Who is your customer? Is it the crowd or is it the end customer of your service? One of the challenges facing many successful crowdsourcing businesses is the two-face messaging problem: on one hand your website and public persona needs to be engaging for your crowd of users while on the other hand you must attract customers to purchase the final product.
For example, to attract a large crowd to complete tasks it is important to make it simple to join and to emphasize the benefits of contributing. However, potential customers of your final crowdsourced product require a vastly different messaging.
Although building a crowd is an important initial step, established crowdsourcing companies (just like any successful company) must now focus on attracting a customer base for their product.
Today, most of these companies have a crowd-facing portal and a customer-facing portal, with the latter playing a more central role on their homepage. For example, you need to scroll to the very bottom of the Trada homepage to find the "Join the Crowd" link. Potential members of the crowd ("Optimizers" in Trada's case) are then directed to the crowd portal where relevant and engaging information is directed at them.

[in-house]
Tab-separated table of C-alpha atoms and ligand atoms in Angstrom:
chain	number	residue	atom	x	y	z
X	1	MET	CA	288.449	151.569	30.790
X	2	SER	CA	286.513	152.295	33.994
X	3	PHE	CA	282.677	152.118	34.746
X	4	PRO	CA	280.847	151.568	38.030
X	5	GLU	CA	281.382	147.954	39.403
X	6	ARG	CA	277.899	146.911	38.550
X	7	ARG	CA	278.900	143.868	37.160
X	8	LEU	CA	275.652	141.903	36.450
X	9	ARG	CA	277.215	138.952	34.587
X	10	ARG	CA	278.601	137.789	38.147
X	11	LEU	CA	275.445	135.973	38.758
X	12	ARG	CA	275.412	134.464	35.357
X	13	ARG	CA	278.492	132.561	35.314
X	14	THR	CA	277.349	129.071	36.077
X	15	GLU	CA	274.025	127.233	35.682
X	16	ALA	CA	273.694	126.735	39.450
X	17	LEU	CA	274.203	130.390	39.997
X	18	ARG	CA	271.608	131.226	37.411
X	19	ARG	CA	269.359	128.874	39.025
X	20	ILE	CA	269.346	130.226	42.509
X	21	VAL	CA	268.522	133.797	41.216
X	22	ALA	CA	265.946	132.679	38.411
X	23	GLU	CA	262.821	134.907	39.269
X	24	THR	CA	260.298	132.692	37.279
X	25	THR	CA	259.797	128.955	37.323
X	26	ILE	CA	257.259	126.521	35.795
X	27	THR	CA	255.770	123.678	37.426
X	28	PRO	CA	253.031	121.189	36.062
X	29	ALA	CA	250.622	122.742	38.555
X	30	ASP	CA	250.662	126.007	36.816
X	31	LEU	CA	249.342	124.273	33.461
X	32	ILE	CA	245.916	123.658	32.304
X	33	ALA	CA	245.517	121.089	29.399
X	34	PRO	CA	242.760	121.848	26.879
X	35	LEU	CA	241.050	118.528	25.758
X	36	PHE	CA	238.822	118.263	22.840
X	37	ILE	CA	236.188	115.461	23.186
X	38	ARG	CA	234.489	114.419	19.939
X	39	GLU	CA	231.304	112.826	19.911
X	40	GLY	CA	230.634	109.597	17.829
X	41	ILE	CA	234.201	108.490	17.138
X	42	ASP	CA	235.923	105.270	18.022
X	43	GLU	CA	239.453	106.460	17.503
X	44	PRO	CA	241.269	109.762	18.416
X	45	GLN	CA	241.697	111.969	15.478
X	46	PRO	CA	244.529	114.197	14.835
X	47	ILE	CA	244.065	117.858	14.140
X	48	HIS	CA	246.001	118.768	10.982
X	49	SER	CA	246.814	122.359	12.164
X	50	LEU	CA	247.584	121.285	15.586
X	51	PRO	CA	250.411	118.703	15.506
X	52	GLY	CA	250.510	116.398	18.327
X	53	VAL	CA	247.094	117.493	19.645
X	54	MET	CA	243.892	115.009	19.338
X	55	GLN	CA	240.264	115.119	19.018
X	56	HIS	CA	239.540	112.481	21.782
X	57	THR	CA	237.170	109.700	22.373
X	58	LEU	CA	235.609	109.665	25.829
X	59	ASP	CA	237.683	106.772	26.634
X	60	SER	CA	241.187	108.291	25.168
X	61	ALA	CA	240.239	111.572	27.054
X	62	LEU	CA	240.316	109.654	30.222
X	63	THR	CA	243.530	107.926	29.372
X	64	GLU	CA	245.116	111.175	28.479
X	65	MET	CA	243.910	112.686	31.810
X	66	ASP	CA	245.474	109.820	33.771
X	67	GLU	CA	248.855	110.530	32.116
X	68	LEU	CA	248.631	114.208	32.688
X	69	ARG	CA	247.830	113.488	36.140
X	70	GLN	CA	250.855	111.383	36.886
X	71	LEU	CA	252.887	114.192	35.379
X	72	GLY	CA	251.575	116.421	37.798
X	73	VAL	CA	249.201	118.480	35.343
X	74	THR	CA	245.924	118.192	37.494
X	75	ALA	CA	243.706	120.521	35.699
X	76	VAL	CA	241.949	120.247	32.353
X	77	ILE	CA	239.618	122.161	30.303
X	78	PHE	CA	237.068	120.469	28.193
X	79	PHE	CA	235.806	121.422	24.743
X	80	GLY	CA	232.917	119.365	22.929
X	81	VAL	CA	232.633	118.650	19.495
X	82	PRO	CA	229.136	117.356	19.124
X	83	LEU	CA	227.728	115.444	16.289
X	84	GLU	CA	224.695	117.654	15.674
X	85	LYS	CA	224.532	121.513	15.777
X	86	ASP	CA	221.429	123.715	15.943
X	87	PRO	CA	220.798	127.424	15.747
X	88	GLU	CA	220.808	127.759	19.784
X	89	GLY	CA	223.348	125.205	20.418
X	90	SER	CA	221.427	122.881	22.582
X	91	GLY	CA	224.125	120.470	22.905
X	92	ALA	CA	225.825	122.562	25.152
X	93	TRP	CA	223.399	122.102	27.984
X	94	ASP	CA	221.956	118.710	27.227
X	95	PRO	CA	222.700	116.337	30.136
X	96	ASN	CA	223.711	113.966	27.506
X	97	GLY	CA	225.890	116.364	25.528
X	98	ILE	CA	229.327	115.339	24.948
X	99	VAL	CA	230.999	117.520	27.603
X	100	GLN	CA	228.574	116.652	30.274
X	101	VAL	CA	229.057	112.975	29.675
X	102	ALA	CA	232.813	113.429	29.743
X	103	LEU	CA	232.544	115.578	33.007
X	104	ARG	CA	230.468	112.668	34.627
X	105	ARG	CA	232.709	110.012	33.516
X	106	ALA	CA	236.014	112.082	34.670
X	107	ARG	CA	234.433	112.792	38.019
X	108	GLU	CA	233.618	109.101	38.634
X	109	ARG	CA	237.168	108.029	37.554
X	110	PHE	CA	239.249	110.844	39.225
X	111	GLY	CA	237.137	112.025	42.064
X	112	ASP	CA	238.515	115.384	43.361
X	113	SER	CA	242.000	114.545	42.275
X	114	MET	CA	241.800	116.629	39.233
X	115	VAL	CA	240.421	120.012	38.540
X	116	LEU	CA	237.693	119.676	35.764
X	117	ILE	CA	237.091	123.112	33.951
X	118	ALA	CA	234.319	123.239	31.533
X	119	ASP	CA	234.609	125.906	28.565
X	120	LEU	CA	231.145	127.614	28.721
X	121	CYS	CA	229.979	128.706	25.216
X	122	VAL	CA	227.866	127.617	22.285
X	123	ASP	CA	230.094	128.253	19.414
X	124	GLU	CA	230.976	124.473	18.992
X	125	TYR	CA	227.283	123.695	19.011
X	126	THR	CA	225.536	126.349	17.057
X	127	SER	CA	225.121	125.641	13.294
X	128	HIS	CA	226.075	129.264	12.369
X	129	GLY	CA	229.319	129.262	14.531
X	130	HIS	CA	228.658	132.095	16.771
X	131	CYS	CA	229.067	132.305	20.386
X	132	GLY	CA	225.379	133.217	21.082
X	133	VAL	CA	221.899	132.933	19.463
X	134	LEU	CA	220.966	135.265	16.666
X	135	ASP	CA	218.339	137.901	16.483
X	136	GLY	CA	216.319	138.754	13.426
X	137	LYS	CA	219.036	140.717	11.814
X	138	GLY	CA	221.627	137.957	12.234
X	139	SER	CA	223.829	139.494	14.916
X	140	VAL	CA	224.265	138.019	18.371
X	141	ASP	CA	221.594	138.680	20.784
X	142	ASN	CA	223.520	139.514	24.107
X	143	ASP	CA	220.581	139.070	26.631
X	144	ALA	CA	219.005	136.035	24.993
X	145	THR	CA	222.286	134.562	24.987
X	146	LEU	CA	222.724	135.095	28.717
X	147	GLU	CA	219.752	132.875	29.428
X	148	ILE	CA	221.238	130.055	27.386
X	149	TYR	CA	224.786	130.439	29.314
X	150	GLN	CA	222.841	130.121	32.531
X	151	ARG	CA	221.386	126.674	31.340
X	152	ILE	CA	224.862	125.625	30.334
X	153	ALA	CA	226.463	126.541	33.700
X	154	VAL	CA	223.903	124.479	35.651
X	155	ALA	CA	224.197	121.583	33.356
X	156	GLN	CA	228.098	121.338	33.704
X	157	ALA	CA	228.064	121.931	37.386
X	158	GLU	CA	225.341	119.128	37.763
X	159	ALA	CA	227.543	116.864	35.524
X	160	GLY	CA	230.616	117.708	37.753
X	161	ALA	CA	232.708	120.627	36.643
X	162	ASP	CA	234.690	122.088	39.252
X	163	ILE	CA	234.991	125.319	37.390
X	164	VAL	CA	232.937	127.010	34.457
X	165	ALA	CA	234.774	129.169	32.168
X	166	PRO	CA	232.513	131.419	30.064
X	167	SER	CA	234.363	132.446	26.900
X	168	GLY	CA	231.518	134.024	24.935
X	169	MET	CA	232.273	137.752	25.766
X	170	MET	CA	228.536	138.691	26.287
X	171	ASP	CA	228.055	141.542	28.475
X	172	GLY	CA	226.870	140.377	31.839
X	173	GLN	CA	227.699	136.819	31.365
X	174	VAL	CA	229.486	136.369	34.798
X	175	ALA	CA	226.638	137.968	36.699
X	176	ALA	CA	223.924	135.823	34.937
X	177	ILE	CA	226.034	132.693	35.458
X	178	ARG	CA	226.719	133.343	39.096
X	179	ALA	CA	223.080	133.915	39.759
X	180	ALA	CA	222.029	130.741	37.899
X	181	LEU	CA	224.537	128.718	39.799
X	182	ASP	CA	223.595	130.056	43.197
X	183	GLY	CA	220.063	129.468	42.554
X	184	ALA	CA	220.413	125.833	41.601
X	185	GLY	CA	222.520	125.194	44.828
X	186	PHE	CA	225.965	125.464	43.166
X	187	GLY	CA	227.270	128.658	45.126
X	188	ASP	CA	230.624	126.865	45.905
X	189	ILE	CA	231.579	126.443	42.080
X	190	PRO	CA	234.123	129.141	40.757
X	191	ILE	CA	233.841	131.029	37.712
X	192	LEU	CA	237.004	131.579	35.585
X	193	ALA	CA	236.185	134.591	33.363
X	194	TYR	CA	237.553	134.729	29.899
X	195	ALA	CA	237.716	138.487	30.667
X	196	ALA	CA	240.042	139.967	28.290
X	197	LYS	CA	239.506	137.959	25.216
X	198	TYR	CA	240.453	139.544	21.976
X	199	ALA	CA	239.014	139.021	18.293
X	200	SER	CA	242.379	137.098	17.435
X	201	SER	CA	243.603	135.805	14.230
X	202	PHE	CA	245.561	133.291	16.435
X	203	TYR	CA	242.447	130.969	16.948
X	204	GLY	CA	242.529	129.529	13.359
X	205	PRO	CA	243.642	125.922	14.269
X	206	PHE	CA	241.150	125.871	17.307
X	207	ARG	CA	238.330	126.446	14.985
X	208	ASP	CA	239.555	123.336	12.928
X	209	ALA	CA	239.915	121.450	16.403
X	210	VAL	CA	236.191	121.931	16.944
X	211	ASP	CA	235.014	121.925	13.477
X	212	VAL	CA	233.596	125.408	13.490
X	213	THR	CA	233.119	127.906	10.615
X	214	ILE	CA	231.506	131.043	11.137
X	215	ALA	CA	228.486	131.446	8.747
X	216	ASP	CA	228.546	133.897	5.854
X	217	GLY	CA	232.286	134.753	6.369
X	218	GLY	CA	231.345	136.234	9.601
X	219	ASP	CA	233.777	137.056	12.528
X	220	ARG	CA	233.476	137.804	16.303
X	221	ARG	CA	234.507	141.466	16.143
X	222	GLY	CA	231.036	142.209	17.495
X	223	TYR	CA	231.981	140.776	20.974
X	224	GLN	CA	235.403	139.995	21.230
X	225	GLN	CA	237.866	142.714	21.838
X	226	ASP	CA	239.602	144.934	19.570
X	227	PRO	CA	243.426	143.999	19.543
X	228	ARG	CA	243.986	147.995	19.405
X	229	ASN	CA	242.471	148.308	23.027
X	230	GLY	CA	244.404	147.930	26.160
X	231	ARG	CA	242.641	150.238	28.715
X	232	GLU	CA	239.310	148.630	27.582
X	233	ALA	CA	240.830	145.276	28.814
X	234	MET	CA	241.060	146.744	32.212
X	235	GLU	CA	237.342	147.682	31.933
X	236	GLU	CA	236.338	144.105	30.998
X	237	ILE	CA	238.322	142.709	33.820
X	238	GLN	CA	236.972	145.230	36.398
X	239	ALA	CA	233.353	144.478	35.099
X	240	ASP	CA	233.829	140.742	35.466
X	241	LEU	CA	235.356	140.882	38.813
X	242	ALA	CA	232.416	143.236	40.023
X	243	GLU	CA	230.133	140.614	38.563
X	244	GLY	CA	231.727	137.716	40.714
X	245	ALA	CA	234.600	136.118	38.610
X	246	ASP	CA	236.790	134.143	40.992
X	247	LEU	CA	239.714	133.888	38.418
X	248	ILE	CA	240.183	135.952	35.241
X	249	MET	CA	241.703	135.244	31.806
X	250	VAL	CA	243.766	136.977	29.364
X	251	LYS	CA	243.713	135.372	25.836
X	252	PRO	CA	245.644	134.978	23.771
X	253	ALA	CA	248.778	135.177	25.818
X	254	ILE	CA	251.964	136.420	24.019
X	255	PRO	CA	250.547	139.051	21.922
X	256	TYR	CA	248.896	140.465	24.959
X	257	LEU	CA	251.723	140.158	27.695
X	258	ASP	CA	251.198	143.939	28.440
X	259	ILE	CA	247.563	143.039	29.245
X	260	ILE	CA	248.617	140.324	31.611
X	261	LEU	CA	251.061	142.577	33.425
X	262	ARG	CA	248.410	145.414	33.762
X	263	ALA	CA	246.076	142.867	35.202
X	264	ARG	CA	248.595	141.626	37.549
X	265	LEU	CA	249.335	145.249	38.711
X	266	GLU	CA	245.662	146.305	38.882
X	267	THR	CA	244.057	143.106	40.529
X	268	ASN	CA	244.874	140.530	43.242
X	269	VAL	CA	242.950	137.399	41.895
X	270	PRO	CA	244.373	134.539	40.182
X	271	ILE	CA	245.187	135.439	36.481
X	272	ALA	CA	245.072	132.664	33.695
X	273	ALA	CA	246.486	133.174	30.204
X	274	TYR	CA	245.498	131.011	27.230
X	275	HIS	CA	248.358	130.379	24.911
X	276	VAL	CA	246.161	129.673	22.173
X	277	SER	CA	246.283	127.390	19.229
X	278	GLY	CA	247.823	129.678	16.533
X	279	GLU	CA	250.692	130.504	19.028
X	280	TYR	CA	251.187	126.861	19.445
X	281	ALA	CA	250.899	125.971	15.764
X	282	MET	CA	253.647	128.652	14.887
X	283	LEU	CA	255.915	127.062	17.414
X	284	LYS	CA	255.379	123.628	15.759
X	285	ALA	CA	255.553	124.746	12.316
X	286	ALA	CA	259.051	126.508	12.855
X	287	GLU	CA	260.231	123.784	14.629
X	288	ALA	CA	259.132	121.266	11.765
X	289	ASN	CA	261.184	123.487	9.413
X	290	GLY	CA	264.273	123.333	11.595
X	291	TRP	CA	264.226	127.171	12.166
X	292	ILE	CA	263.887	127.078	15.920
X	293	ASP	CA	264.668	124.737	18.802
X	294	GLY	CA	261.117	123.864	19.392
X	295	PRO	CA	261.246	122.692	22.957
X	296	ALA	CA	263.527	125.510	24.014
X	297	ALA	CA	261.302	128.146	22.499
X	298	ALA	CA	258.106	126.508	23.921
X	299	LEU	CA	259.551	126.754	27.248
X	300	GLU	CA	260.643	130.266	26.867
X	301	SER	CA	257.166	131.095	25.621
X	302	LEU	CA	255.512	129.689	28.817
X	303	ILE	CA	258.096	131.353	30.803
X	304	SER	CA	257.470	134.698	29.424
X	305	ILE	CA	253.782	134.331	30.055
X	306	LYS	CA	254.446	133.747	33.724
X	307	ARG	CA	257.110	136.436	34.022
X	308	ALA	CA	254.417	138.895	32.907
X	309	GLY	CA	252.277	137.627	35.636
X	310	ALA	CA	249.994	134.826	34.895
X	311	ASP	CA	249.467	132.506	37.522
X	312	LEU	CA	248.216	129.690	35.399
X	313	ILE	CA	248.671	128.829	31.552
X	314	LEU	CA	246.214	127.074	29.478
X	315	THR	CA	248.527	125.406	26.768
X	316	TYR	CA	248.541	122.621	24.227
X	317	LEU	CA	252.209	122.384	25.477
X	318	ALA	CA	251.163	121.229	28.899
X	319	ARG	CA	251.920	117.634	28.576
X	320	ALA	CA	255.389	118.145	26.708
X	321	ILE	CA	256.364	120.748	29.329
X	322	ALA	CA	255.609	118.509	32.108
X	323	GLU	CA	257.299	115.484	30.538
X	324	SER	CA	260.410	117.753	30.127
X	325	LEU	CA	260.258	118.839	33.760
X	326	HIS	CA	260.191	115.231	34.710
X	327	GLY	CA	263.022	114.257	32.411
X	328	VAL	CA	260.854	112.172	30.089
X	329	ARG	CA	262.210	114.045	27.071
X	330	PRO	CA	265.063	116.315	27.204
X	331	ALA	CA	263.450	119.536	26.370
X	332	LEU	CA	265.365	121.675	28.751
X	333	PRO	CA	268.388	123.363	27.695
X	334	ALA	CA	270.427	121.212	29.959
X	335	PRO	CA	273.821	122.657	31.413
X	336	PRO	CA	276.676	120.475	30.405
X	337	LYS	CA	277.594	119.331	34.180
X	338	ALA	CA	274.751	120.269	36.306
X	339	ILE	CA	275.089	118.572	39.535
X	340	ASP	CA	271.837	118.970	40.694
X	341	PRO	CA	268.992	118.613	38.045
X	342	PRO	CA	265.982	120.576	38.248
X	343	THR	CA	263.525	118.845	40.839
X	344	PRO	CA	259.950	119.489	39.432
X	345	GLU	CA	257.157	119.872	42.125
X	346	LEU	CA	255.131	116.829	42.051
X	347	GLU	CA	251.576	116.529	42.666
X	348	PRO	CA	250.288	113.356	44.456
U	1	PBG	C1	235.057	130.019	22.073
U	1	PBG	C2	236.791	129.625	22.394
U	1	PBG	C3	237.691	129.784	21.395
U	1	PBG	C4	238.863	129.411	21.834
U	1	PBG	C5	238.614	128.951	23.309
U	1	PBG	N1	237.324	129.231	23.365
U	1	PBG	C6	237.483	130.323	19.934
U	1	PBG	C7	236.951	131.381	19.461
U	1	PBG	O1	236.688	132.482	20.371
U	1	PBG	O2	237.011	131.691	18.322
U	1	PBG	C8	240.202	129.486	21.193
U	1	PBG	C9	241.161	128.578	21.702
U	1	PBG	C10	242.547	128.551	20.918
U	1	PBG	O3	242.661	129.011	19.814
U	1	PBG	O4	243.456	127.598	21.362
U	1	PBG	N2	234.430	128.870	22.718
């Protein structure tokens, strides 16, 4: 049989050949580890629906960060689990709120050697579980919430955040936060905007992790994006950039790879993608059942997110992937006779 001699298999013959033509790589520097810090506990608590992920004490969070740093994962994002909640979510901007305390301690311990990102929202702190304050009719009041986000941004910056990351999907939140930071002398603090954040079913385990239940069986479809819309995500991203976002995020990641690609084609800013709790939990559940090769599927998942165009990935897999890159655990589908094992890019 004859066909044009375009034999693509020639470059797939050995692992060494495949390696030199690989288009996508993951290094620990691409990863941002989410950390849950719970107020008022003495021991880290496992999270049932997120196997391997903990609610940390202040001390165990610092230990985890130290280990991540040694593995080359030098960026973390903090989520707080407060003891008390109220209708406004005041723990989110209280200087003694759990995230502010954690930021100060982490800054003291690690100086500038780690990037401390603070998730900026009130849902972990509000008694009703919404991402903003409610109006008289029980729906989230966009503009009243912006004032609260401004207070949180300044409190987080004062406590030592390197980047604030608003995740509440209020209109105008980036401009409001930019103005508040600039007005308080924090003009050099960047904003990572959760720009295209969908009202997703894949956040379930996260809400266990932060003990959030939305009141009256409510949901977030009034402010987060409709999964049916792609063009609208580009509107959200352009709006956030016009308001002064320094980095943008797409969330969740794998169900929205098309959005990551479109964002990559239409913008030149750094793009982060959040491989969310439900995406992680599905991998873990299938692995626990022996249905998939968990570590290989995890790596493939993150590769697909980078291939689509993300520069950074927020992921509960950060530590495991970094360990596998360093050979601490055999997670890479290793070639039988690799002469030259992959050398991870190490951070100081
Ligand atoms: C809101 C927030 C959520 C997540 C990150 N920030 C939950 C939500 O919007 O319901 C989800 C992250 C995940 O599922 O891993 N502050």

To Crowdsource or Not to Crowdsource?
Do customers even need to know we are leveraging crowdsourcing to complete their problem or project?
For example, in the case of LiveOps, a company that does crowdsourced phone support, crowdsourcing is not a central part of their messaging or branding. In their case, customers may view the use of crowdsourcing in a negative light and question their quality control. On the other hand, Trada emphasizes how the distributed nature of their crowd makes it inherently creative at solving the Adwords problem.
So the question is:
Are you a crowdsourcing company, or are you a business who happens to leverage crowdsourcing?
Companies will use many tools to bring efficiencies to their operations. Crowdsourcing is just another one of these tools. Thus I propose a simple new classification system with two categories: companies that leverage crowdsourcing to build products for their customers (such as Tomnod, Trada, LiveOps, UTest, etc...) and companies that develop platforms that help other businesses leverage crowdsourcing (e.g. CrowdFlower, ClickWorker, etc...).
The category into which a company falls indicates how they will present their use of crowdsourcing to their customers. Companies from the two categories often cross this boundary as they seek the most successful path to market.
What do you think about these classifications? Are they fair? Are they useful? Let us know in the comments below.